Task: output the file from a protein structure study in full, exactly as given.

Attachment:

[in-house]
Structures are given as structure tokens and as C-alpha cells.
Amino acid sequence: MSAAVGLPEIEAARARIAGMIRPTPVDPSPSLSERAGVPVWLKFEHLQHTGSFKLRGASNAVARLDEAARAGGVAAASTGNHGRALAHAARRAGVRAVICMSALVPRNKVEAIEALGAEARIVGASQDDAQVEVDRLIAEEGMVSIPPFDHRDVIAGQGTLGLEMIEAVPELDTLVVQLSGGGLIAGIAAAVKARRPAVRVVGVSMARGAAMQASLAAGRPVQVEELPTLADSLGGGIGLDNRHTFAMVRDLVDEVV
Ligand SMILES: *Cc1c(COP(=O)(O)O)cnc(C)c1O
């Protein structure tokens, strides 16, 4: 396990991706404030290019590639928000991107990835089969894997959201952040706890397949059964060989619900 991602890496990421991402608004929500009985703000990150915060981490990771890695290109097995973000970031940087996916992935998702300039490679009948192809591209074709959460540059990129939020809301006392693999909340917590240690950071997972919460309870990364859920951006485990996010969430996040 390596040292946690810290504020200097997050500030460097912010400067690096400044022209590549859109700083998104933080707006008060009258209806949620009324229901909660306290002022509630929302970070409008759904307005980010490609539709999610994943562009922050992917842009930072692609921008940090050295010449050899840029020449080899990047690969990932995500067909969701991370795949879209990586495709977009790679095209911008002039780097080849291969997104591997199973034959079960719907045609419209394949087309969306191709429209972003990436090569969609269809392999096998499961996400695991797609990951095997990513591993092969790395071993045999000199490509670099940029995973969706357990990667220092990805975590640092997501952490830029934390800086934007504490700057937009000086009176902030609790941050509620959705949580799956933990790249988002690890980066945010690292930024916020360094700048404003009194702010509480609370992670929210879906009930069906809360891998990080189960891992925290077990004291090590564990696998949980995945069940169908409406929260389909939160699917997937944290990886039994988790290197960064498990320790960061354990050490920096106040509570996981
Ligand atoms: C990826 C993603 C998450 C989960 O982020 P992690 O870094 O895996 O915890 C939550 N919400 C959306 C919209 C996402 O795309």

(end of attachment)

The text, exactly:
[in-house]
Structures are given as structure tokens and as C-alpha cells.
Amino acid sequence: MSAAVGLPEIEAARARIAGMIRPTPVDPSPSLSERAGVPVWLKFEHLQHTGSFKLRGASNAVARLDEAARAGGVAAASTGNHGRALAHAARRAGVRAVICMSALVPRNKVEAIEALGAEARIVGASQDDAQVEVDRLIAEEGMVSIPPFDHRDVIAGQGTLGLEMIEAVPELDTLVVQLSGGGLIAGIAAAVKARRPAVRVVGVSMARGAAMQASLAAGRPVQVEELPTLADSLGGGIGLDNRHTFAMVRDLVDEVV
Ligand SMILES: *Cc1c(COP(=O)(O)O)cnc(C)c1O
């Protein structure tokens, strides 16, 4: 396990991706404030290019590639928000991107990835089969894997959201952040706890397949059964060989619900 991602890496990421991402608004929500009985703000990150915060981490990771890695290109097995973000970031940087996916992935998702300039490679009948192809591209074709959460540059990129939020809301006392693999909340917590240690950071997972919460309870990364859920951006485990996010969430996040 390596040292946690810290504020200097997050500030460097912010400067690096400044022209590549859109700083998104933080707006008060009258209806949620009324229901909660306290002022509630929302970070409008759904307005980010490609539709999610994943562009922050992917842009930072692609921008940090050295010449050899840029020449080899990047690969990932995500067909969701991370795949879209990586495709977009790679095209911008002039780097080849291969997104591997199973034959079960719907045609419209394949087309969306191709429209972003990436090569969609269809392999096998499961996400695991797609990951095997990513591993092969790395071993045999000199490509670099940029995973969706357990990667220092990805975590640092997501952490830029934390800086934007504490700057937009000086009176902030609790941050509620959705949580799956933990790249988002690890980066945010690292930024916020360094700048404003009194702010509480609370992670929210879906009930069906809360891998990080189960891992925290077990004291090590564990696998949980995945069940169908409406929260389909939160699917997937944290990886039994988790290197960064498990320790960061354990050490920096106040509570996981
Ligand atoms: C990826 C993603 C998450 C989960 O982020 P992690 O870094 O895996 O915890 C939550 N919400 C959306 C919209 C996402 O795309």